It was an ordinary Wednesday evening. In my house, this tends to be the quietest evening of the week. Charlotte usually hasn’t got a sport or social club to rush out to, Cassie or I don’t usually have anything on in the evening and so Wednesdays are an evening where we get the chance to sit down, as a family, and talk whist eating our dinner.
On this particular Wednesday we were talking about my youngest daughter Sophie’s latest obsession…Peppa Pig. If you haven’t got kids of a certain age it’s probably not a show you’re aware of.
However Peppa, George, Mummy and Daddy are BIG business. I’d read recently that merchandise from Peppa Pig exceeded £200 million in the UK alone in 2010 and as I found this fact incredible I mentioned it during our dinner.
Cassie laughed….”You’re so critical sometimes….it’s just a kids show. Just let it be a kids show!”
This comment, although Cassie wouldn’t have known it at the time, was just a tad hurtful. I try to be a positive, trusting and forward thinking person. It therefore quite interesting that Cassie considered me to have a critical attitude and as someone who’s opinion I love, trust and respect I suspect that to a certain extent, she’s right!
But then this got me thinking. Is having the ability to think critically required when providing financial advice? and does being a critical thinker make us better financial planners?
I believe that it is fundamentally important to be a critical thinker in life, but in our business it’s absolutely vital. Let me explain why…
We all know (especially if we run businesses) that marketing is important. We all market our respective businesses, our services, or just market ourselves as individuals.
We are also marketed to consistently. Pick up any trade paper, visit any conference or even do something as simple as open the post in your office it’s likely you’re being marketed to.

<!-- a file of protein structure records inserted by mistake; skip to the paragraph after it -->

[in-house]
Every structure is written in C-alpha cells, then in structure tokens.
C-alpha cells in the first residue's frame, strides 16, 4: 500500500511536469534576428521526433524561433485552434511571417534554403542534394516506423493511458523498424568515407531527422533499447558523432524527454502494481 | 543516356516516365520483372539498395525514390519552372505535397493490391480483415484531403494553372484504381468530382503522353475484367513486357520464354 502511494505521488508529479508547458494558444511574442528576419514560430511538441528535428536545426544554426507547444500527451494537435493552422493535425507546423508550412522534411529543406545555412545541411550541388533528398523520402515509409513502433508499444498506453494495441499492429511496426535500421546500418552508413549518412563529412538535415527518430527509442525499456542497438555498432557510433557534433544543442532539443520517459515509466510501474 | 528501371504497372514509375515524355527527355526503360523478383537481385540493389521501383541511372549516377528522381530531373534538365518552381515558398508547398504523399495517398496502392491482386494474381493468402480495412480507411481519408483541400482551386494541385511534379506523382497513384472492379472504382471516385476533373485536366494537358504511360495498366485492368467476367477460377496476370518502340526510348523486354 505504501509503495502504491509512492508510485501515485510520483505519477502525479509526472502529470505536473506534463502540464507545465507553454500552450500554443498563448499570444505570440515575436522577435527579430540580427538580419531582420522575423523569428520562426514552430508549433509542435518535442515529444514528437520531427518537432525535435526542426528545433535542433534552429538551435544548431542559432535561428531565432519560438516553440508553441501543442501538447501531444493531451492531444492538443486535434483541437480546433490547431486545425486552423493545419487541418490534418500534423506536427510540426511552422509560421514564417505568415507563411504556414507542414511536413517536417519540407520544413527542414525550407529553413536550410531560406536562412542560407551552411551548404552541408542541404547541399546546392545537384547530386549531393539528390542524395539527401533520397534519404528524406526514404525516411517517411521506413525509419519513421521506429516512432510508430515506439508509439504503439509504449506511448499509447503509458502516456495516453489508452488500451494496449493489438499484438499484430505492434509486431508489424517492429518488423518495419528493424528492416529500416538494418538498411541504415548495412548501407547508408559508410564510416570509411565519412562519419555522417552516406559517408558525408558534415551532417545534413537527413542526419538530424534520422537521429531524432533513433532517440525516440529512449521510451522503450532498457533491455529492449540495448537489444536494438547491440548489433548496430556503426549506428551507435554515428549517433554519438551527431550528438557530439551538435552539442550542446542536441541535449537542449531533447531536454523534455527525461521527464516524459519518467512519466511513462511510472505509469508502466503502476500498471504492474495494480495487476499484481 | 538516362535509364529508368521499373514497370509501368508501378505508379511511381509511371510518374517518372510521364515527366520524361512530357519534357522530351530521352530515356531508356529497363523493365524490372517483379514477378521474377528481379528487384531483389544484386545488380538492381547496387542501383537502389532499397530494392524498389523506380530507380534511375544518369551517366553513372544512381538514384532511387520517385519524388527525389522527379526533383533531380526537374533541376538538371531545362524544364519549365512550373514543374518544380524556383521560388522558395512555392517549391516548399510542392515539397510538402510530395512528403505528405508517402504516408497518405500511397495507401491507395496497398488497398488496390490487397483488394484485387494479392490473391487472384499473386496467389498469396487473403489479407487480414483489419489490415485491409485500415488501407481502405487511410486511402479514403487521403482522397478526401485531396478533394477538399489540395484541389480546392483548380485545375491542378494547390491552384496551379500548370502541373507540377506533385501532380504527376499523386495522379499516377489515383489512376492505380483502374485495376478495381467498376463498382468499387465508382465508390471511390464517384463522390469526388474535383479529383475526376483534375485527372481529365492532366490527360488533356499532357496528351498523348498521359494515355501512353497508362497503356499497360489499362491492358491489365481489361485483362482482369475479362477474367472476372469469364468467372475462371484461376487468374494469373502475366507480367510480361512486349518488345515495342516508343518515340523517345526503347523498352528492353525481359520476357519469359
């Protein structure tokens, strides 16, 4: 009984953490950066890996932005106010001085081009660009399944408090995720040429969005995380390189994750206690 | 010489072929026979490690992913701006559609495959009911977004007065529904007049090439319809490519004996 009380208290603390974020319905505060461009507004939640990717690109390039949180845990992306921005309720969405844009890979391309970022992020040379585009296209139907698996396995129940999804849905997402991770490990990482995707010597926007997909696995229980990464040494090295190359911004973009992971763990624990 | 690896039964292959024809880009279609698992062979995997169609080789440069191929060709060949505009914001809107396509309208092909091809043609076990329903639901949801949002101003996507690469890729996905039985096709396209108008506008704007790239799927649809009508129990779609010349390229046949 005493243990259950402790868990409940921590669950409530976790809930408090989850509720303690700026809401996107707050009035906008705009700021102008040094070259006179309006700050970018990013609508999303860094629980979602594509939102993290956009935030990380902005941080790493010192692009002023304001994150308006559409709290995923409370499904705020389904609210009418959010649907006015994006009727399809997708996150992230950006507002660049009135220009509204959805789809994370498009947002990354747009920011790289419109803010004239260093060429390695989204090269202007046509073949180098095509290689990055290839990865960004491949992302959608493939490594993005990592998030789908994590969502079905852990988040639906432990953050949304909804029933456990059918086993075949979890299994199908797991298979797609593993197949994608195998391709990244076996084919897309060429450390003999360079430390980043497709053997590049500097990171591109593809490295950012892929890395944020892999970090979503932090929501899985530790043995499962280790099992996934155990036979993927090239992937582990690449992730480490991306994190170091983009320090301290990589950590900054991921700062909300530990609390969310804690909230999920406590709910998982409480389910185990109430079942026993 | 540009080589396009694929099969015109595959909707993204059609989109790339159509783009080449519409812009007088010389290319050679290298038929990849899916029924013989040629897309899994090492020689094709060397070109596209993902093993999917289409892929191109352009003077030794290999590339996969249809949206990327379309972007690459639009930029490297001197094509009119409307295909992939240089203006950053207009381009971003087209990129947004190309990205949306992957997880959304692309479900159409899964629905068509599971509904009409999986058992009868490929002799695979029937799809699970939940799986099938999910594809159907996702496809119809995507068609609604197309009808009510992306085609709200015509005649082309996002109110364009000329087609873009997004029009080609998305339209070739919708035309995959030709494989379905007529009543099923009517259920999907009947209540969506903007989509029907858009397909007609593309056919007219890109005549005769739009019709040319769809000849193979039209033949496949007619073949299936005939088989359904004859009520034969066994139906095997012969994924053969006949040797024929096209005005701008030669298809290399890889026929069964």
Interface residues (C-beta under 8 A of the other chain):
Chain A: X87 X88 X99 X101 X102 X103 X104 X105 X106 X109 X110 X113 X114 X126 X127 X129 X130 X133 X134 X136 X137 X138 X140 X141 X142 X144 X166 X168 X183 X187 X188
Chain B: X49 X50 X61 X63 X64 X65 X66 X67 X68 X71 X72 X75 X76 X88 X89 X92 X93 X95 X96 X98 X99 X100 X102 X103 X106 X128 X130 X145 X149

Also financial institutions, product providers and fund managers are on the whole pretty good at marketing their products and services in a range of different ways including online, paper based and in person via their army of broker consultants.
Now It would be hypocritical of me to suggest that these companies shouldn’t market their products and services. These firms have as much right to market as any business.
However surely it’s our responsibility as financial planners to act in the best interests of our clients and instead of taking notice of the any of the various marketing messages, a better approach would be to use the tools available to us to conduct completely impartial analysis based on the range of options available.
Now, I’m sure you take this approach anyway. …
However if everyone in the advisory community was already taking this approach you could potentially see a change in the way life companies, product providers and fund managers behave.
I’m sure, if provider marketing didn’t work, you’d see companies looking at improving their service, reducing fund and product charges to become more competitive instead of spending more money on marketing their products. Surely this has huge potential benefits for both us (as advisers) and our clients.
I’d suggest that the reality is that there are some advisers out there who have their ‘favorite’ products, funds and companies and will be guided to make recommendations based on emotion instead of robust analysis.
It’s not that I don’t believe that emotion isn’t a core part of what we do. It is. Many of us build relationships with our clients on an deep emotional level.
However I’d also suggest that to ensure we provide our clients with the best service we need to be purely logical and analytic when it comes to selecting both products and funds.
This does mean we need to ignore the marketing hype, ask incisive questions on what we’re told by product providers and fund managers and conduct unbiased research to test these claims. Our clients don’t expect anything less….and if this means that as a profession (and as an individual) I’m a critic…I’m happy to be labelled a critic!